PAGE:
Bendjelloul, Bobin, Boone, Lee, Stiller

Muppets Most Wanted (James Bobin, 2014). Once the cinematic franchise is revived, the next task is to prove it can be prolonged and maintained. Muppets Most Wanted is agreeable but oddly inconsequential. Lacking the fanboy passion that Jason Segel seemed to inject into The Muppets all by his lonesome, this new installment is drab and prone to drifting. The plot manages to evoke The Great Muppet Caper, the original Muppet sequel, while also playing around with a mistaken identity gimmick that takes full advantage of the pliability of the characters’ identity. Yes, it’s amusing at times, and the celebrity “guest stars” are … Continue reading Bendjelloul, Bobin, Boone, Lee, Stiller

Demme, Frears, Hooper, Lee, Wang

Swimming to Cambodia (Jonathan Demme, 1987). Jonathan Demme may not have been the best filmmaker of the nineteen-eighties, but I think there’s an argument to be made that he was the most interesting. This film is a good illustration of that point. It’s a film version of one of Spalding Gray’s monologues, a meandering but always focused act of storytelling that springs from his involvement in the film The Killing Fields. Gray’s approach was simplicity itself, sitting behind a small wooden table with his spiral notebook before him and little more than a couple of maps to help fill out … Continue reading Demme, Frears, Hooper, Lee, Wang

Top Fifty Films of the 90s — Number Fifteen

#15 — The Ice Storm (Ang Lee, 1997) I should probably start by acknowledging that any film which uses an old issue of the Marvel Comics series The Fantastic Four to illustrate how dysfunction can envelop and cripple a family is playing directly to my soft spot. The idea is introduced via voiceover narration by the character Paul Carver as he sits on a stalled train bound for New Canaan, Connecticut. He goes to school in Manhattan, but it’s Thanksgiving weekend and he’s headed home, a place that’s held by a chill as deep as the one produced by the … Continue reading Top Fifty Films of the 90s — Number Fifteen

Top Fifty Films of the 90s — Number Forty-Six

#46 — Sense and Sensibility (Ang Lee, 1995) At the time it seemed that, above all else, Sense and Sensibility proved that Emma Thompson could do anything. It was just three years earlier that she elbowed her way into debates intended to identify the finest actress of the era with her subtly inventive, Oscar-earning performance in James Ivory’s Howards End. She became quite busy after that, but still found time to expand which film jobs needed to included in her filmography by taking Jane Austen’s 1811 novel Sense Sensibility and skillfully adapting it into a screenplay. Through her effort, the … Continue reading Top Fifty Films of the 90s — Number Forty-Six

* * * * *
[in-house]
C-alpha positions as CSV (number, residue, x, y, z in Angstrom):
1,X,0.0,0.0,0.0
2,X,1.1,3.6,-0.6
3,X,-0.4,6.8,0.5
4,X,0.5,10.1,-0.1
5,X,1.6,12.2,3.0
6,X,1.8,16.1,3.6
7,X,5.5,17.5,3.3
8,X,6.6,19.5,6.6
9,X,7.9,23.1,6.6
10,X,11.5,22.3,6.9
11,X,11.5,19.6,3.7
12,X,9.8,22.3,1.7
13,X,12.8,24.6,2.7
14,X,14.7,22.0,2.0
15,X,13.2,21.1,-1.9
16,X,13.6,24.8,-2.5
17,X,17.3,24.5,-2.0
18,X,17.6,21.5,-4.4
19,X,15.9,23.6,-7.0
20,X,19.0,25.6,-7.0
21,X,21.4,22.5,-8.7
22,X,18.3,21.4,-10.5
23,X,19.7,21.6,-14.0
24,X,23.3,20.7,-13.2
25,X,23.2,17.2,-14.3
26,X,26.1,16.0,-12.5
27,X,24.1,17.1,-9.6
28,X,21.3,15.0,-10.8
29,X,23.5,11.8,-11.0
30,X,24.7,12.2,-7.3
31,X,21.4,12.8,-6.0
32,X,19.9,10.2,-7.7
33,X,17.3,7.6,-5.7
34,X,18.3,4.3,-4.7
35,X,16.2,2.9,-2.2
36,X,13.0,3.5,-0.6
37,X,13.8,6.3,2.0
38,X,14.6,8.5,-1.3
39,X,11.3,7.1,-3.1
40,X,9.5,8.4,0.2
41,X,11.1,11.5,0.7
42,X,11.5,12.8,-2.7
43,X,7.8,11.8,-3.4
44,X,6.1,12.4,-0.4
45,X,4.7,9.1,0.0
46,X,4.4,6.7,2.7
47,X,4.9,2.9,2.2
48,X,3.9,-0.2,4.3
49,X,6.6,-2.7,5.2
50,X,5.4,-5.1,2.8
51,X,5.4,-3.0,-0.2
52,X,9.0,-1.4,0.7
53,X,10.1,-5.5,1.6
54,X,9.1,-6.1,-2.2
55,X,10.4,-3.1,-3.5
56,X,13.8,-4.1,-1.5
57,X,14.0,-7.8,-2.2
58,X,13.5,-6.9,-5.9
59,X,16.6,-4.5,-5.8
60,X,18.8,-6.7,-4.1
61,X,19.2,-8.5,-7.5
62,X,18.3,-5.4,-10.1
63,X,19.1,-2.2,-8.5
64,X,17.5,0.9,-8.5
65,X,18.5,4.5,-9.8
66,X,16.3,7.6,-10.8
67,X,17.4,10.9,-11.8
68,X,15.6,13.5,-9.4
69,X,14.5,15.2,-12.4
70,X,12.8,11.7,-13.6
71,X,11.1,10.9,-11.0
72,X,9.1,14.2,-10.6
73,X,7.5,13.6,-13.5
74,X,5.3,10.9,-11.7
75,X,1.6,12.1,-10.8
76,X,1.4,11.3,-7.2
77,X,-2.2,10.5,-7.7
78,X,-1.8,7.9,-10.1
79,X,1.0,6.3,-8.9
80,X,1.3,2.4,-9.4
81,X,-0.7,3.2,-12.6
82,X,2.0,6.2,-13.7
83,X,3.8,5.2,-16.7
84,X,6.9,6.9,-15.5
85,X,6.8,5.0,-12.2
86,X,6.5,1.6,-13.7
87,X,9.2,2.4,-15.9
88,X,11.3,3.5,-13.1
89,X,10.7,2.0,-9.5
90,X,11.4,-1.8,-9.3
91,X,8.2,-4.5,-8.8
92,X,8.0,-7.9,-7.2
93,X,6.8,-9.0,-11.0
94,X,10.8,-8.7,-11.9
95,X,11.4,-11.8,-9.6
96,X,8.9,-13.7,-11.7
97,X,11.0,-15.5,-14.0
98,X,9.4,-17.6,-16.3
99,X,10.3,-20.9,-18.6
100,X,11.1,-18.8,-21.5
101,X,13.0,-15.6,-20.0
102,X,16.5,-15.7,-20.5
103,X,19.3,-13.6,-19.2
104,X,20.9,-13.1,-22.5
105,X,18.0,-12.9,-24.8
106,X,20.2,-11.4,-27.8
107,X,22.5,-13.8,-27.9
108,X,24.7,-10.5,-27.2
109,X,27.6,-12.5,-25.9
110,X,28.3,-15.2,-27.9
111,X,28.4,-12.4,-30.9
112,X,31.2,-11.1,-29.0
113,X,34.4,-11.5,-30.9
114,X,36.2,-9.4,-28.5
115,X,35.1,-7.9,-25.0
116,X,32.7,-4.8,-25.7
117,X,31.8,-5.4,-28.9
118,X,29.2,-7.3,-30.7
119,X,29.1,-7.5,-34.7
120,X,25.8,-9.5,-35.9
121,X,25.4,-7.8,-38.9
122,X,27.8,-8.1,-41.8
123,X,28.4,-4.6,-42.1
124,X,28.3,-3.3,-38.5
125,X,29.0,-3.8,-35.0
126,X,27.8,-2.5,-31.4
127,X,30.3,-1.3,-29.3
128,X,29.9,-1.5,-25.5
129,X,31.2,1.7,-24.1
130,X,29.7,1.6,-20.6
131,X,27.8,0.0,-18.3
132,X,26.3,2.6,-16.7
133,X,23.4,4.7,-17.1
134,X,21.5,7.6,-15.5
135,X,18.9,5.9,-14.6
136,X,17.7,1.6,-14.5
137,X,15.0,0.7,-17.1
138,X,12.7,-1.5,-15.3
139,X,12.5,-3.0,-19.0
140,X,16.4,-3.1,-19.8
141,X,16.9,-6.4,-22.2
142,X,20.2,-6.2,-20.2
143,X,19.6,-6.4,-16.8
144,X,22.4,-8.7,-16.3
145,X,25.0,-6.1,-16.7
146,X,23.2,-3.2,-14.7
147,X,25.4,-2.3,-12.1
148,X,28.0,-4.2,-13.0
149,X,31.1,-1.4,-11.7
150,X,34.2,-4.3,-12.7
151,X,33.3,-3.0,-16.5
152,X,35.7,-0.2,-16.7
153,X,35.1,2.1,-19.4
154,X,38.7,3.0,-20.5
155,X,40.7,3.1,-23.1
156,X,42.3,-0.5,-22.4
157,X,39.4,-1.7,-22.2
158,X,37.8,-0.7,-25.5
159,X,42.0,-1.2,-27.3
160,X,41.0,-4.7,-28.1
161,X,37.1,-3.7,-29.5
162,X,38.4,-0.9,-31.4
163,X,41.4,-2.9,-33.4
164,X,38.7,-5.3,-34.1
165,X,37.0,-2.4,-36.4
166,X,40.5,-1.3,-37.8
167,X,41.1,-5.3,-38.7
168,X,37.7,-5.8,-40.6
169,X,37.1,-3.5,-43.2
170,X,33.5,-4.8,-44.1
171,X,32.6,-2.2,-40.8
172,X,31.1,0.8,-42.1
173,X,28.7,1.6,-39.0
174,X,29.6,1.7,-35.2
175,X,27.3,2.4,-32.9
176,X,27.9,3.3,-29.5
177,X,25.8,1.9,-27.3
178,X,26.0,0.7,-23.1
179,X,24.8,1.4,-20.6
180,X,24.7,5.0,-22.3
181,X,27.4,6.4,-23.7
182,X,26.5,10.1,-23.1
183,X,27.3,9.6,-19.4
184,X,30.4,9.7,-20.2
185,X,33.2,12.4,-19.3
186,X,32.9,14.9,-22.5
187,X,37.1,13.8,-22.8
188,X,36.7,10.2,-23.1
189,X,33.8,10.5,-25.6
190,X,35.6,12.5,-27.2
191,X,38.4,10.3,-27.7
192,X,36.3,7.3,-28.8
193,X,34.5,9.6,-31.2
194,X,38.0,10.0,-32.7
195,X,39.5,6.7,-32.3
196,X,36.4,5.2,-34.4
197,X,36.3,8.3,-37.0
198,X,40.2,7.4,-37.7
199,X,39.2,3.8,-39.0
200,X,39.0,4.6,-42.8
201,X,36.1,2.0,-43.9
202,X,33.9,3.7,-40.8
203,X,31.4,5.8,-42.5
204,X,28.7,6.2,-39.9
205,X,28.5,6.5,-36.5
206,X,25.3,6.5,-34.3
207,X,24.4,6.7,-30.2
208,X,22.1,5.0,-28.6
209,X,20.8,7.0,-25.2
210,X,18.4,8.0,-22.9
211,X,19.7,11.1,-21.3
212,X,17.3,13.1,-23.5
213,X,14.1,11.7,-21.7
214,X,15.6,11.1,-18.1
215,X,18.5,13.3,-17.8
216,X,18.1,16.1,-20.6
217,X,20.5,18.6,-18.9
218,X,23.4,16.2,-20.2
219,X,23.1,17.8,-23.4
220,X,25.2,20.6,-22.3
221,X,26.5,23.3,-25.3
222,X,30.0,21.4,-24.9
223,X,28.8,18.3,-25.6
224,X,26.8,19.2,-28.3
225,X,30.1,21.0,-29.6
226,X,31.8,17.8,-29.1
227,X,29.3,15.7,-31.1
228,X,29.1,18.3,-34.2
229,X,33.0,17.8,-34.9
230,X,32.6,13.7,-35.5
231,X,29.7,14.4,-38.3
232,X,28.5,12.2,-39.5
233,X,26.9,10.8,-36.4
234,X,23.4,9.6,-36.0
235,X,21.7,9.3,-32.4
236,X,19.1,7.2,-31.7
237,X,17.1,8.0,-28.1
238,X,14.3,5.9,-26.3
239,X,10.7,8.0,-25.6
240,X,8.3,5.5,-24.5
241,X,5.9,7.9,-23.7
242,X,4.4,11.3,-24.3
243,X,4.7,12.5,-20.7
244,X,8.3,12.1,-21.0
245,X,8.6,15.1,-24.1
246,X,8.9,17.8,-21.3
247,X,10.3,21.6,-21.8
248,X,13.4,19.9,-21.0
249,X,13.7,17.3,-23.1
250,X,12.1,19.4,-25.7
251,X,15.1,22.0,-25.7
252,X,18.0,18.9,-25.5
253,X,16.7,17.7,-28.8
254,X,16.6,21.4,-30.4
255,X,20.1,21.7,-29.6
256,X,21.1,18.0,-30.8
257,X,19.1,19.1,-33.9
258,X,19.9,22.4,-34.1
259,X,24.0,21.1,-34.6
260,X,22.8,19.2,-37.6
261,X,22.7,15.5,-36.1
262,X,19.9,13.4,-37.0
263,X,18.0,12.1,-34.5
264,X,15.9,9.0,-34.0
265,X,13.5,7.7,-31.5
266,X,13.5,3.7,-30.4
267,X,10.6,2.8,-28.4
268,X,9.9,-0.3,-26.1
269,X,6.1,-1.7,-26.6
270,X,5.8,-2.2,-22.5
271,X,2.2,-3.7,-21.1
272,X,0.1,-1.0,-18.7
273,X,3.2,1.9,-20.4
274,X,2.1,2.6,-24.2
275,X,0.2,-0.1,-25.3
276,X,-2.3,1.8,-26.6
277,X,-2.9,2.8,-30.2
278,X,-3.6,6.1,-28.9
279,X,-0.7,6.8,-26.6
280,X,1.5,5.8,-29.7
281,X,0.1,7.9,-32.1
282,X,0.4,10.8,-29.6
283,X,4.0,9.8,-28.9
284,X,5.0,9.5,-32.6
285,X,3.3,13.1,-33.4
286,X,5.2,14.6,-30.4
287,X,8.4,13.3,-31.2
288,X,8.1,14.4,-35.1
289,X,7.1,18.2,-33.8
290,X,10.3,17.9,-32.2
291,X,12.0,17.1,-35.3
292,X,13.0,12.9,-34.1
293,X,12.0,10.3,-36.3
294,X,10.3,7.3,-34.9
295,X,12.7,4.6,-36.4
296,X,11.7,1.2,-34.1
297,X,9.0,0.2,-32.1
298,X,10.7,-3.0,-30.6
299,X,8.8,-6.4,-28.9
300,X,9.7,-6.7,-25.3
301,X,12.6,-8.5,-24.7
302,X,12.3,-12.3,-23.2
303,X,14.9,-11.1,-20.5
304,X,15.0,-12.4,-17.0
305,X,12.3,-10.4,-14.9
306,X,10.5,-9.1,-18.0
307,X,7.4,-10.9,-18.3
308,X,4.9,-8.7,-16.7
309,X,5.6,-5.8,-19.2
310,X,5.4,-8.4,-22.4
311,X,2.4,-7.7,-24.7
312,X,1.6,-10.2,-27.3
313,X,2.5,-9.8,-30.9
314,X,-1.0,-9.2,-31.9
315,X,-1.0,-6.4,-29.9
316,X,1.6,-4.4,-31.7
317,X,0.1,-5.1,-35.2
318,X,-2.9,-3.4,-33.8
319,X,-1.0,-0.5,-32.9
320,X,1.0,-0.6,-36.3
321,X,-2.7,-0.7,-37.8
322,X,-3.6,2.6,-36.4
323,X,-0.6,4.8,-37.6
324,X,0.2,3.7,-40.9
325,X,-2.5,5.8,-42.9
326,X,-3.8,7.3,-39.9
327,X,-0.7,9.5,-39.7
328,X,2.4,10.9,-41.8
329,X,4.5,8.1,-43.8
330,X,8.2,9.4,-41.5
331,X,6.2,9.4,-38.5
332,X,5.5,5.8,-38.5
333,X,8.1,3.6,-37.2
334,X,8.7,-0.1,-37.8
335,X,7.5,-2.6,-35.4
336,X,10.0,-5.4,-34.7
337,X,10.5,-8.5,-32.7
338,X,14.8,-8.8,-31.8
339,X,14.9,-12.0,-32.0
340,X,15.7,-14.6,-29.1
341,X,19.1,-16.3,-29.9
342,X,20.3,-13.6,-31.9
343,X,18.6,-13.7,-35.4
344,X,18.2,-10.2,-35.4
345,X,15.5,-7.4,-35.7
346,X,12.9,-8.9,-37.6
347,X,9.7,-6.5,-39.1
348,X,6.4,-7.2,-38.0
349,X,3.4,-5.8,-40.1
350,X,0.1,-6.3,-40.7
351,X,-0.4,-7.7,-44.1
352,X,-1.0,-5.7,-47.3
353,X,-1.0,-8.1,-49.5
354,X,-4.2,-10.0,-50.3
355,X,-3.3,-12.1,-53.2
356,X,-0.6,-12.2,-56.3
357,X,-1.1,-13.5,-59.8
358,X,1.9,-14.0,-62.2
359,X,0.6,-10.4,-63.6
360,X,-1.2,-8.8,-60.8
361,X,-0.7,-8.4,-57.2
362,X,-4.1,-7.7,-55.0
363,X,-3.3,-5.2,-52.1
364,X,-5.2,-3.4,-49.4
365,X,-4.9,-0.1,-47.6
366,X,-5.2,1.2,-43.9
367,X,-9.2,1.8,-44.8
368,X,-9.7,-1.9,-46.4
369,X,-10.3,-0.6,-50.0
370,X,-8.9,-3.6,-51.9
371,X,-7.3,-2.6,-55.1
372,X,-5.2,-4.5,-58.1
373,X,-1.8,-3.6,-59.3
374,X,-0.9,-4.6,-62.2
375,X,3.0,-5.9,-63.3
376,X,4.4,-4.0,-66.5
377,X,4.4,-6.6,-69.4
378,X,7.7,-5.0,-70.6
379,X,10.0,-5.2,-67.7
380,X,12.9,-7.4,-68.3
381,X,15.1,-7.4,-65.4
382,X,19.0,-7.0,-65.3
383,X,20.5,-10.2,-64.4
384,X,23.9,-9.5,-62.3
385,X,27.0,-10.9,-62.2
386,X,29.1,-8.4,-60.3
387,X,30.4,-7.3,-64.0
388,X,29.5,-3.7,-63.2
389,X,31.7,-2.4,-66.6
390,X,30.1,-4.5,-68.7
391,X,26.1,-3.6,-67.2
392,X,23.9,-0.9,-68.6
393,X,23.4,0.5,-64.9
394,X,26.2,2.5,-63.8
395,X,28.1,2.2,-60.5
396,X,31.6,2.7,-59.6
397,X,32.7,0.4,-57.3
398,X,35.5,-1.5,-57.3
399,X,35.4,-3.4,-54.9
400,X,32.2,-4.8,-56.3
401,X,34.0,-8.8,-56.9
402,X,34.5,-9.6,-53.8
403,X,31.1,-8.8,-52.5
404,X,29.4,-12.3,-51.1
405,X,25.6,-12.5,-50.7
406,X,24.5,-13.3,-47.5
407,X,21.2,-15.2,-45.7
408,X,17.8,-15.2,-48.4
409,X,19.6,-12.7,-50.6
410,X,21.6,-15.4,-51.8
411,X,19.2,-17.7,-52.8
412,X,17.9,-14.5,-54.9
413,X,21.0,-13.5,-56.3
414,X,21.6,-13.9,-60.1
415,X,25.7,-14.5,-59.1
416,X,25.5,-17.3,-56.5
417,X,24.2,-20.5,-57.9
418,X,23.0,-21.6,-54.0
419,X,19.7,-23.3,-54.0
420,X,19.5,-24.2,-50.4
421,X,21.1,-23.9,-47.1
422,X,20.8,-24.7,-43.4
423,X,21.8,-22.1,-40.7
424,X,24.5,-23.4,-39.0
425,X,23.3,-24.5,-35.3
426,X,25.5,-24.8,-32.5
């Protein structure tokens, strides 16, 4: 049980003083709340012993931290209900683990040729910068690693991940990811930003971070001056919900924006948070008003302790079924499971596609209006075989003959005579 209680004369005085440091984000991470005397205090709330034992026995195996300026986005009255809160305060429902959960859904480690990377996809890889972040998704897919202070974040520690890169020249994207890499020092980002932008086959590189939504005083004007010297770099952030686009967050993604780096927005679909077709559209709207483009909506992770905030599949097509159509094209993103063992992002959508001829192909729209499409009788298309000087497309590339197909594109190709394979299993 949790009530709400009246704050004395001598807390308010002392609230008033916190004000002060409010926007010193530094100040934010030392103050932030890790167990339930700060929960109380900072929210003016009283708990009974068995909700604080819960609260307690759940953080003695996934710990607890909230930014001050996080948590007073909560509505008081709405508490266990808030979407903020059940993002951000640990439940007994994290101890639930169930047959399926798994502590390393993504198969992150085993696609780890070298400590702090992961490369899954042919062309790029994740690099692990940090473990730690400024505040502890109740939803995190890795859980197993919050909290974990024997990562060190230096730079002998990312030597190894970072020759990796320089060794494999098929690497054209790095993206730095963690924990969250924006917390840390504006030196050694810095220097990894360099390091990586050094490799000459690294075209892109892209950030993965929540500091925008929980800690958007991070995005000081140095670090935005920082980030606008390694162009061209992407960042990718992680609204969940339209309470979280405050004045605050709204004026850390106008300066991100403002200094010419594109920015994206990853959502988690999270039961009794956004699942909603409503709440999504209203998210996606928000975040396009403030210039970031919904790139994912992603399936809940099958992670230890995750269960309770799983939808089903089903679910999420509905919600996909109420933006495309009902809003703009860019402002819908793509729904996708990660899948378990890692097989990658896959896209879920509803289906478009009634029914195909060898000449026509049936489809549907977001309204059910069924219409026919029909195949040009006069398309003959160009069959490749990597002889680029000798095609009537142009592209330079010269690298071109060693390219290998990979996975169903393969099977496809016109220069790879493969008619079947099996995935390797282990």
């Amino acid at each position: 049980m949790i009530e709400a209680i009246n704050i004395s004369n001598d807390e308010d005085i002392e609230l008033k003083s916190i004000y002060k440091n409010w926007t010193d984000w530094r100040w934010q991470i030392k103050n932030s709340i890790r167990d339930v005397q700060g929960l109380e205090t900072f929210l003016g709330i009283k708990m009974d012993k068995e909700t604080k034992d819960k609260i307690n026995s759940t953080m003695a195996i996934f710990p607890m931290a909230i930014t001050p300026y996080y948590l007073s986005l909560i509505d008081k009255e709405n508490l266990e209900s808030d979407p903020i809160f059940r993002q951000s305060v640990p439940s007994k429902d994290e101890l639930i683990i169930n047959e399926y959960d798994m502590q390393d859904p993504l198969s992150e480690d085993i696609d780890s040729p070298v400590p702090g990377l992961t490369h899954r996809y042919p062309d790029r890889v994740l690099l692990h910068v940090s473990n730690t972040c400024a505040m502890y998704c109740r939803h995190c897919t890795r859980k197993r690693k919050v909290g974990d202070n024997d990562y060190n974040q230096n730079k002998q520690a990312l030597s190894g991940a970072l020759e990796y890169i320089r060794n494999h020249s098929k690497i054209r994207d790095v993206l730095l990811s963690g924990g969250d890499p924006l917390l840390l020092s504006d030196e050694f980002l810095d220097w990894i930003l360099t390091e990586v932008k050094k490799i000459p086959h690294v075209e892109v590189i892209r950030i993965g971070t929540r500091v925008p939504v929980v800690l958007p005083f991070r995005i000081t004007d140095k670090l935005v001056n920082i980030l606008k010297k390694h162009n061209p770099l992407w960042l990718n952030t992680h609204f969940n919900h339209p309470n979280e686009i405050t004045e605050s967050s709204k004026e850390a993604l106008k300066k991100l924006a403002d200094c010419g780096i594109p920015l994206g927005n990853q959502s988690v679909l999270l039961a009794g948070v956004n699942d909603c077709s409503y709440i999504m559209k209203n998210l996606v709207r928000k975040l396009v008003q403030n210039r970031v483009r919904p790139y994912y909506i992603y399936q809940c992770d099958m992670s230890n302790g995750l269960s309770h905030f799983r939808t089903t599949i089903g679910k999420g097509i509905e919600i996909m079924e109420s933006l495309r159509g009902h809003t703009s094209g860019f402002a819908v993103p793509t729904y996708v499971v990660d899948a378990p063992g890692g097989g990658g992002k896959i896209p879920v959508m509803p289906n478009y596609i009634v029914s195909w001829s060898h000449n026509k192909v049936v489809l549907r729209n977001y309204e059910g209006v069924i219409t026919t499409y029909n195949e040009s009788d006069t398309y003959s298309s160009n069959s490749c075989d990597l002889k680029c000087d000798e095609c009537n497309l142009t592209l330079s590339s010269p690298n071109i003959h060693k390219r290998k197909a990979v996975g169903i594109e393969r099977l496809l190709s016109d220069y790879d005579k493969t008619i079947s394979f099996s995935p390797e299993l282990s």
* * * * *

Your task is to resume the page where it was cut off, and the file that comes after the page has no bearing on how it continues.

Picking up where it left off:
Top Fifty Films of the 00s — Number Thirteen

#13 — Crouching Tiger, Hidden Dragon (Ang Lee, 2000) It is perhaps a marker of the diminished expectations of any film that is dominated and driven by action sequences that Ang Lee’s involvement in Crouching Tiger, Hidden Dragon initially seemed perplexing. Lee had made his mark with films that were about conversations rather than fisticuffs, films that were deeply invested in character. Even the battle sequences and other violent skirmishes in the film he’d made immediately prior, the flawed but underrated Civil War drama Ride with the Devil, were entirely secondary to small focused scenes that examined how the characters … Continue reading Top Fifty Films of the 00s — Number Thirteen

Top Fifty Films of the 00s — Number Fourteen

#14 — Brokeback Mountain (Ang Lee, 2005) It is a love story, like a thousand movies than came before, and a thousand that will follow. It adheres to that most familiar of trajectories: two people meet, gradually fall into in one another’s arms, and face impediments to being together. There are two potential paths to the closing credits, one ending in bliss, the other in tragedy. Despite the familiarity, Brokeback Mountain is uniquely special. It’s not just that this romance is between two men, cowboys drawn to each other while charged with looking over a herd of sheep together on … Continue reading Top Fifty Films of the 00s — Number Fourteen